10. Hi, I have put in for permitted development for an extension, read up on all the regs but got turned down as it's too long. The existing house is over 100 years with no extension built after this time. The main house is square and has a two story 6m long 3m wide room coming off back which has a courtyard to the side. I want to build over the courtyard to the side of the rear house and join onto existing annex. The extension doesn't go past the side of the main house and goes 1.4m beyond the rear wall of the house. Is the council correct in their decision or have they misconstrued my plan. The house is not covered by any local building restrictions e.g. listed or article 4.
  11. Hi everyone, After years of hard slog (mainly by my much more capable other half!) and fours house flips later we have finally bought a house for 'us' rather than one to do up and sell on - exciting times! So the property has a large detached garage with a first floor on top. The first floor is accessed externally and currently has a store room and another larger room which was used by the old owners as an office (so already has power). With the amount of space up there we'd love to convert it into an annex for family to stay, with the possibility of air bnb'ing it later down the line. We're doing our best to get our heads round permissions but getting a bit stuck! Having spoken to our local council we can have a 'pre-application advice' meeting for £80 to discuss changing it to an annex for personal use or £260 to discuss changing it into a 'holiday let'. Before committing to either of these (to potentially be told no - previous owner applied for planning twice to build another house on the land and main reason for denial was increased traffic in the rural area), I was wondering whether anyone could help me understand our chances of getting planning for either of the above.... or even whether converting it to an annex for personal use would fall into the permitted developments category. I'm completely new to all this and the information online is going straight over my head so any help in an easy to understand format would be very much appreciated!! Thanks so much.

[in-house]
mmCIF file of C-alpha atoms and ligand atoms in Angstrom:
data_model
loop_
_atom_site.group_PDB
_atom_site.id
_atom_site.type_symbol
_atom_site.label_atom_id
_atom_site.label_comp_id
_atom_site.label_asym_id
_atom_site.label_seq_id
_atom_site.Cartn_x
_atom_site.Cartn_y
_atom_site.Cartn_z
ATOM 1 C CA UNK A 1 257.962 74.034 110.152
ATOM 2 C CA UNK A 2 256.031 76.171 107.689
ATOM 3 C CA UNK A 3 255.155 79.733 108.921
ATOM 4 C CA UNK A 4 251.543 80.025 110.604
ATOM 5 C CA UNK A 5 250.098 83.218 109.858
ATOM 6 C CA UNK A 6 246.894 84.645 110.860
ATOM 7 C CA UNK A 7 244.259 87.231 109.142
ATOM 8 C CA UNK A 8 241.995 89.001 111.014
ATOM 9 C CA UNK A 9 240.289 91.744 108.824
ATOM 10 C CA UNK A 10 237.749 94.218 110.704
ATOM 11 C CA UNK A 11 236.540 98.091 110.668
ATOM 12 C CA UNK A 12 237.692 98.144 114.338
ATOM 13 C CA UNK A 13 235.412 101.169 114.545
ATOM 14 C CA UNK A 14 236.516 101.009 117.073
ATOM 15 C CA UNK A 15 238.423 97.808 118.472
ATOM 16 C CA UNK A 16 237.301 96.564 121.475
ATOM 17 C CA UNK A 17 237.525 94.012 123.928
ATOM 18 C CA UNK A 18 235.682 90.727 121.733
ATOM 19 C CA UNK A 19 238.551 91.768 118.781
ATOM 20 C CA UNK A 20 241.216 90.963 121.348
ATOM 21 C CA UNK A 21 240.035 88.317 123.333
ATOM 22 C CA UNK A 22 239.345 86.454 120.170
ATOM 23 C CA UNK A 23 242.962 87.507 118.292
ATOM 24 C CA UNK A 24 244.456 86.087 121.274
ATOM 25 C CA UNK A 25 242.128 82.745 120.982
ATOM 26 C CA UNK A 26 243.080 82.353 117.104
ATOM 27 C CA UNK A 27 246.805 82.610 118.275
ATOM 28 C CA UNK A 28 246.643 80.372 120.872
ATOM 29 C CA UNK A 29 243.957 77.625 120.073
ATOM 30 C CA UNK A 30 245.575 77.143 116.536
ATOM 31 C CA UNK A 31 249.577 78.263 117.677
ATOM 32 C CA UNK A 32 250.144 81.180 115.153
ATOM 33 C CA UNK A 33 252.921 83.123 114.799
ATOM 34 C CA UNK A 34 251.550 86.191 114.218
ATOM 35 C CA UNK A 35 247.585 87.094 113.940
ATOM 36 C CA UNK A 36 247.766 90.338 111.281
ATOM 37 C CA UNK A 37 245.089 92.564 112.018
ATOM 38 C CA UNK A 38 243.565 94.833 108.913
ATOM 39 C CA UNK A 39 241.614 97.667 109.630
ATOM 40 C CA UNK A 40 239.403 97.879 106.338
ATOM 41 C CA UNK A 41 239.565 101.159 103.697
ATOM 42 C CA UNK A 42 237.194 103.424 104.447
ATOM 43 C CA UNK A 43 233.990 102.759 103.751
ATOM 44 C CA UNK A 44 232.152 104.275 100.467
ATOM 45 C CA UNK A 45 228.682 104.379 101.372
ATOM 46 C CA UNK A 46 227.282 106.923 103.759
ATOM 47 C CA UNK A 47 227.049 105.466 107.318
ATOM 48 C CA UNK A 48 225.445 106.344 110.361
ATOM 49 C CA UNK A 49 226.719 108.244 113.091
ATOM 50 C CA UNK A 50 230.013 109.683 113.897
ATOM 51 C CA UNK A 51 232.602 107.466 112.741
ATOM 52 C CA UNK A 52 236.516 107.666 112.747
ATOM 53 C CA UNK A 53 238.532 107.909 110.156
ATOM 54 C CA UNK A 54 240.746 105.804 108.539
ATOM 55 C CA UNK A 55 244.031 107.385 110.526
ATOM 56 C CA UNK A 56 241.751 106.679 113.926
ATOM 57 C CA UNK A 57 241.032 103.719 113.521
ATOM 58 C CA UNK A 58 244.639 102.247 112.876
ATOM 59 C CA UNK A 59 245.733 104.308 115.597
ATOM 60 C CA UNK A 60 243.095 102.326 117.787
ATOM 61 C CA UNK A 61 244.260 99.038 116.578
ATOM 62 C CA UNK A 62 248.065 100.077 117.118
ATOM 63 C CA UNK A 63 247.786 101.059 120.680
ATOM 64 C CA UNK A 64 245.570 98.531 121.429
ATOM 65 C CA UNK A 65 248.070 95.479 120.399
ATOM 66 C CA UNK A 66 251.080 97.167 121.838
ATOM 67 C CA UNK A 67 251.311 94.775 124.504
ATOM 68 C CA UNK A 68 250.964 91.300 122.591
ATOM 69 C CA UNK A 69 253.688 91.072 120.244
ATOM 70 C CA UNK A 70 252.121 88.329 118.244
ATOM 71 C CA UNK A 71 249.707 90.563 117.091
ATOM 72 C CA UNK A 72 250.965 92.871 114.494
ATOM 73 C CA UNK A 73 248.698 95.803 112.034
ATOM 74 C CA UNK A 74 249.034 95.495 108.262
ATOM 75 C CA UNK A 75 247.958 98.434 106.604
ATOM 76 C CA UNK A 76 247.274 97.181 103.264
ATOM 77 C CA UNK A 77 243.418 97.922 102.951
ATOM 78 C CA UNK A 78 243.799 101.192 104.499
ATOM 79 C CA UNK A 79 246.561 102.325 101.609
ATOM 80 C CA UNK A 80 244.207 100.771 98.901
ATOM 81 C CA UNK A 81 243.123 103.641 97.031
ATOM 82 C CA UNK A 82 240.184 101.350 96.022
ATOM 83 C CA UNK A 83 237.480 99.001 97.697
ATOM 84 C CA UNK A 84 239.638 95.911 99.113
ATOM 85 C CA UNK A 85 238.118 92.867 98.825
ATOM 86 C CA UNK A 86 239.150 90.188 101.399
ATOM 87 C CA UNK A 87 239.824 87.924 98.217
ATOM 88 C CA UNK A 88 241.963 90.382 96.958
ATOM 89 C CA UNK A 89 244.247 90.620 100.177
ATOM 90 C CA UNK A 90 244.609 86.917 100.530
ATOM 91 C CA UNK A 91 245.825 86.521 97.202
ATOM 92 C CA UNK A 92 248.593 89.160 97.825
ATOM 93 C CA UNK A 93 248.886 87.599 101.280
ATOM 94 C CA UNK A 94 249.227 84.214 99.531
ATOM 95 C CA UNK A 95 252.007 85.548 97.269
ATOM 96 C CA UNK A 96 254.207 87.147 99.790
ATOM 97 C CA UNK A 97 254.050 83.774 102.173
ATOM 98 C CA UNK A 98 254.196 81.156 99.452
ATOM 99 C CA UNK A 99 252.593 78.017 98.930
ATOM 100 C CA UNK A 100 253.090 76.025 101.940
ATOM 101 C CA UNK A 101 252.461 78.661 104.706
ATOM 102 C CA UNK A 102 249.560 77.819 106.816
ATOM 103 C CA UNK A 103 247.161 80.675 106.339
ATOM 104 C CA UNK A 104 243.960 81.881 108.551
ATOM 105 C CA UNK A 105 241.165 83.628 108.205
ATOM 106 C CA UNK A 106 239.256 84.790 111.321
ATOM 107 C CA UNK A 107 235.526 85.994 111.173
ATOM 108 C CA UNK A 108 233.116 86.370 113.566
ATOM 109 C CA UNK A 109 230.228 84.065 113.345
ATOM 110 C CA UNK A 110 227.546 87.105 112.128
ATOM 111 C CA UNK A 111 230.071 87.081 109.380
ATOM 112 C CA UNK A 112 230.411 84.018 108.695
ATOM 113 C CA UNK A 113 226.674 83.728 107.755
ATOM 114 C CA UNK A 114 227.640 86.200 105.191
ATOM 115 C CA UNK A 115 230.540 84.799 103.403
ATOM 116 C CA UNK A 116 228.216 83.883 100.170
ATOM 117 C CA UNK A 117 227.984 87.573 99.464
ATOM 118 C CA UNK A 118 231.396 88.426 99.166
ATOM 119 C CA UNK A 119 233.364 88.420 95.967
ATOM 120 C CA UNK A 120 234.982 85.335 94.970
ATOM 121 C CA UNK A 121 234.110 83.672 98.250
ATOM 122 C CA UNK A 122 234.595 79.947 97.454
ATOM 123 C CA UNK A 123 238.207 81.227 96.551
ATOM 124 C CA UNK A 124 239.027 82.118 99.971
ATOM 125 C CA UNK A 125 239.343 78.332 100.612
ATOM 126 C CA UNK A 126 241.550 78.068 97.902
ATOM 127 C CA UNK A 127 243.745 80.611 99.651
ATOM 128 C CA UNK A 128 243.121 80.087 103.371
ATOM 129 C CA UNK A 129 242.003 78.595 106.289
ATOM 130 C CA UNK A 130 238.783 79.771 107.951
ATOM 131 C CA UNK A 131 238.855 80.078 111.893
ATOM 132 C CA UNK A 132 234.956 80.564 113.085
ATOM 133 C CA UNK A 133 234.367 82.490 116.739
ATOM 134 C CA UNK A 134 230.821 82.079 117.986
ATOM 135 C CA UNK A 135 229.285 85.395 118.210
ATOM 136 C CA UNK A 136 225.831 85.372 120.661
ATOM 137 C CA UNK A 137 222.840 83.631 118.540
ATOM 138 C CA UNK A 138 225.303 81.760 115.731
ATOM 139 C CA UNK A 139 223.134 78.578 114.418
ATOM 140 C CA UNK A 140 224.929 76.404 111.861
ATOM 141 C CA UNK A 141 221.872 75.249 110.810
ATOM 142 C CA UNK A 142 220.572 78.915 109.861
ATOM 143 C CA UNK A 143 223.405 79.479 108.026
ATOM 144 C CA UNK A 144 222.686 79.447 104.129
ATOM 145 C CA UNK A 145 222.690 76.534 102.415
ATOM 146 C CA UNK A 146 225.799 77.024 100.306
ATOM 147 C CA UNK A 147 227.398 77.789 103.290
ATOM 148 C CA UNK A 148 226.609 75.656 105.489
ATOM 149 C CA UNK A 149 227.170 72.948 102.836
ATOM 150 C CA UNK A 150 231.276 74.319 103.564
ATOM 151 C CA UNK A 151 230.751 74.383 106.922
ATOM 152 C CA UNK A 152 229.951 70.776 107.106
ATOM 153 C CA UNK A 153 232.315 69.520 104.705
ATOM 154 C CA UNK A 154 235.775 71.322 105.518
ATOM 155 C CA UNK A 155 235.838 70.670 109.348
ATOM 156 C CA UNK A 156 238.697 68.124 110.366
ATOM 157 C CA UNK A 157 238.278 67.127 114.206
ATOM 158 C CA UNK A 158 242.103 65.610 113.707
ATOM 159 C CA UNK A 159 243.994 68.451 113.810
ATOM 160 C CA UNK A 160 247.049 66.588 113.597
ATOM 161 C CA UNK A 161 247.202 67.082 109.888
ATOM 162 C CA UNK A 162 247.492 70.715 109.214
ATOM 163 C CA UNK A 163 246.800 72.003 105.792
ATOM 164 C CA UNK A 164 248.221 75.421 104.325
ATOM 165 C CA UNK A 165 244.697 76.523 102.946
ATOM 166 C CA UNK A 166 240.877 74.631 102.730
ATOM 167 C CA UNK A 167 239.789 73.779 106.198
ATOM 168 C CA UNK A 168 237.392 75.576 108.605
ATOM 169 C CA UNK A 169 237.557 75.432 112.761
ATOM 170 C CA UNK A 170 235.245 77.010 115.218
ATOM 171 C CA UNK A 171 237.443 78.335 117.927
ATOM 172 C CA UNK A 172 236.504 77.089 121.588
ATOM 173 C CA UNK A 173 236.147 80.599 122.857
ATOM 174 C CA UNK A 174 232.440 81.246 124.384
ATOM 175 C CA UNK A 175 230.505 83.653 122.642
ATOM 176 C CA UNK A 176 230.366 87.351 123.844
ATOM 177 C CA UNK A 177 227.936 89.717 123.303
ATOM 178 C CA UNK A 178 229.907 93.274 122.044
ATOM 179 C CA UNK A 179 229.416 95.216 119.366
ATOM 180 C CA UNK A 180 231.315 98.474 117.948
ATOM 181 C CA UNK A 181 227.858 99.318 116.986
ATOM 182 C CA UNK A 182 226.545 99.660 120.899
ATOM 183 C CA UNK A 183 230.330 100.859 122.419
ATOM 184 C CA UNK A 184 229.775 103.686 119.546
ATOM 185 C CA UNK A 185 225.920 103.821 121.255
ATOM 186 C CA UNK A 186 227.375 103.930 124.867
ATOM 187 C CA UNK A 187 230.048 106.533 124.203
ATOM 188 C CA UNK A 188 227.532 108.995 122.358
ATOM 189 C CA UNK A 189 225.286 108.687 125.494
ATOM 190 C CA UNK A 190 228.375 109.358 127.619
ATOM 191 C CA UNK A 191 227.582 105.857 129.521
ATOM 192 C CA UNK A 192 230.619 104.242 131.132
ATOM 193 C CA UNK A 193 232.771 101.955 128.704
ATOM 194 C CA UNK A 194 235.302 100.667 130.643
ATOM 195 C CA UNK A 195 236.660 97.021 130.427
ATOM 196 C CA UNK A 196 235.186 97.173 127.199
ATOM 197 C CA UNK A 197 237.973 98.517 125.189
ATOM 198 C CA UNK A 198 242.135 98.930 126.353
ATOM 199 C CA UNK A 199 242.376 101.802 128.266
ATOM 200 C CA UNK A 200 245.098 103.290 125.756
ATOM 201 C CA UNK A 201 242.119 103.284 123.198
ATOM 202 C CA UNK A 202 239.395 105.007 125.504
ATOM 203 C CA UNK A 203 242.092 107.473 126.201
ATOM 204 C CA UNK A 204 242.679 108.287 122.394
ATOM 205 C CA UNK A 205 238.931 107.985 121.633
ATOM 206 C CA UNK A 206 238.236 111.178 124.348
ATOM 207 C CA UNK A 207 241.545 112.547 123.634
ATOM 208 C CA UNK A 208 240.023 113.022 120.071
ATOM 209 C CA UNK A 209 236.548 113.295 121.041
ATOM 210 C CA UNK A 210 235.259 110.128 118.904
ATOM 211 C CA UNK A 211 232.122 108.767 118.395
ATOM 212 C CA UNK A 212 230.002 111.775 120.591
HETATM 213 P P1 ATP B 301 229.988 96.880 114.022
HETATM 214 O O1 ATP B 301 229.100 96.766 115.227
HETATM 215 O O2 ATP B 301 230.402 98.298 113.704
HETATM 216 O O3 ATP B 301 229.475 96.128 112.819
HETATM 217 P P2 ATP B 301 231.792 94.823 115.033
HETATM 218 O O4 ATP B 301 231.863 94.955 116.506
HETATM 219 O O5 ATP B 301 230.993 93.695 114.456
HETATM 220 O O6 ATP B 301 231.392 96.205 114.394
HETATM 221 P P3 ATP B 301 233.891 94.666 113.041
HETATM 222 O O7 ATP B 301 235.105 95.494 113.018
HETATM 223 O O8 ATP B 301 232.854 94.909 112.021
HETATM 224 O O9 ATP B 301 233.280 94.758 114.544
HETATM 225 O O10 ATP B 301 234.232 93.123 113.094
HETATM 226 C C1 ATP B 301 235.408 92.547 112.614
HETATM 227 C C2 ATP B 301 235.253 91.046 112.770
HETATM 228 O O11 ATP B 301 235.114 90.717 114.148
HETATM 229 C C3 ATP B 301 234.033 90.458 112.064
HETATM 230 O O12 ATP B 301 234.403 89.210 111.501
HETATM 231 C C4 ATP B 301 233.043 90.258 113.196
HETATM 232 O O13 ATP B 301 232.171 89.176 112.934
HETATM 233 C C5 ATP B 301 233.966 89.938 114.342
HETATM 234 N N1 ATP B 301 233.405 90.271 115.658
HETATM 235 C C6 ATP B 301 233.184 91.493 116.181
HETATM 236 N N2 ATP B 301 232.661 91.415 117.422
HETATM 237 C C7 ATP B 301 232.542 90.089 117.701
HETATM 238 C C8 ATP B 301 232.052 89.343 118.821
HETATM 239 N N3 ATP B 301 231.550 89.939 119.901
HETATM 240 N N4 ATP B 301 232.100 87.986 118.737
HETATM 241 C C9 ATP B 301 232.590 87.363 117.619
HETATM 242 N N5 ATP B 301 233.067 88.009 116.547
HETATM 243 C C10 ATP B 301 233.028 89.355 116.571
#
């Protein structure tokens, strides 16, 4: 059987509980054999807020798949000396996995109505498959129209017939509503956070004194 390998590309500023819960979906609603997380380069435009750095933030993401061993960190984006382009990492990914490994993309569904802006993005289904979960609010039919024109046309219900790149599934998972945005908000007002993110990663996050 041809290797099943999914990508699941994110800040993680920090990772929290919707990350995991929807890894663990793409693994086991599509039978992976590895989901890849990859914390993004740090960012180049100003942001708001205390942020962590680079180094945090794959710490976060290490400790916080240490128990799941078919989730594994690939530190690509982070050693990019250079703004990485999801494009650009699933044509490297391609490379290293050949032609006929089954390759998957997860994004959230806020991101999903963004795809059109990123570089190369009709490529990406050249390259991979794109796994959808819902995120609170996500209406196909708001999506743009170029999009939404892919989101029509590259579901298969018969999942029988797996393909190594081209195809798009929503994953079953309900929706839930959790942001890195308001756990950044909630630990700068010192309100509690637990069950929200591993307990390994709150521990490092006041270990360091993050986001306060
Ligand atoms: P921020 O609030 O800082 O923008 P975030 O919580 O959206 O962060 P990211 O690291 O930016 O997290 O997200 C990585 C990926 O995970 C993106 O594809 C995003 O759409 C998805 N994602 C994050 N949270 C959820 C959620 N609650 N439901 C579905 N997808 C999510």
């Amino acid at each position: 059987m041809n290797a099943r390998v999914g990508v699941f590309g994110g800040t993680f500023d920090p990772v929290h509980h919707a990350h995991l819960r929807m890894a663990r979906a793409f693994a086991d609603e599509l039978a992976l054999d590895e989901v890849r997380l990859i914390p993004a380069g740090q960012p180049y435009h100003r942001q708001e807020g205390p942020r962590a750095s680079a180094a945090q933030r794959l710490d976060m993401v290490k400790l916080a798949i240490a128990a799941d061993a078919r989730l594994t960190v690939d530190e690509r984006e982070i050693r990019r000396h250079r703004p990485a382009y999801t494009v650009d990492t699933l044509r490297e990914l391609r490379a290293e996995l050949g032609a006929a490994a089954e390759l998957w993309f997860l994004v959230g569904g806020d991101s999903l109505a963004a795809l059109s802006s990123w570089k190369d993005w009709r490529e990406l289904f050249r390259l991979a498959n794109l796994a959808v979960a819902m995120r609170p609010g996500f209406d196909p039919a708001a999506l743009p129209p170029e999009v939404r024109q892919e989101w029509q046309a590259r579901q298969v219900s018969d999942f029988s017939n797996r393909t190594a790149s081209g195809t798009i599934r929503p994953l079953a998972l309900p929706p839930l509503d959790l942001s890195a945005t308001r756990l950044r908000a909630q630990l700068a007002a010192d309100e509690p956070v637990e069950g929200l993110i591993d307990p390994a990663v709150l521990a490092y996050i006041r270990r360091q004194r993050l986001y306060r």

12. Hi all Apologies for another newbie question. I am looking to extend out the back and side and am under the impression that a wrap-around extension does not fall under Permitted Development. If I was to extend "separately" out the side and out the back would this be ok (under PD) and would there be much difference in price given its the same size? Neither direction is going beyond 3m from house or should cause any other PD issues) Many thanks in advance Pictures might help: 1. Current house footprint (including old out building to be demolished) 2. Potential wrap-around extension 3. Potential "separate" extensions
  13. Hi Total newbie here, but confused by permitted development rules. House is detached with garage at the rear (blue on image) at the boundary. We are looking to do a single storey rear extension 6m back for the full length of the house. Trying to find out if we do it for the full width of the house including the garage (orange on image). Can’t seem to find anything on if it can be done behind an adjoining garage without planning permission. would be great full for any advice on this many thanks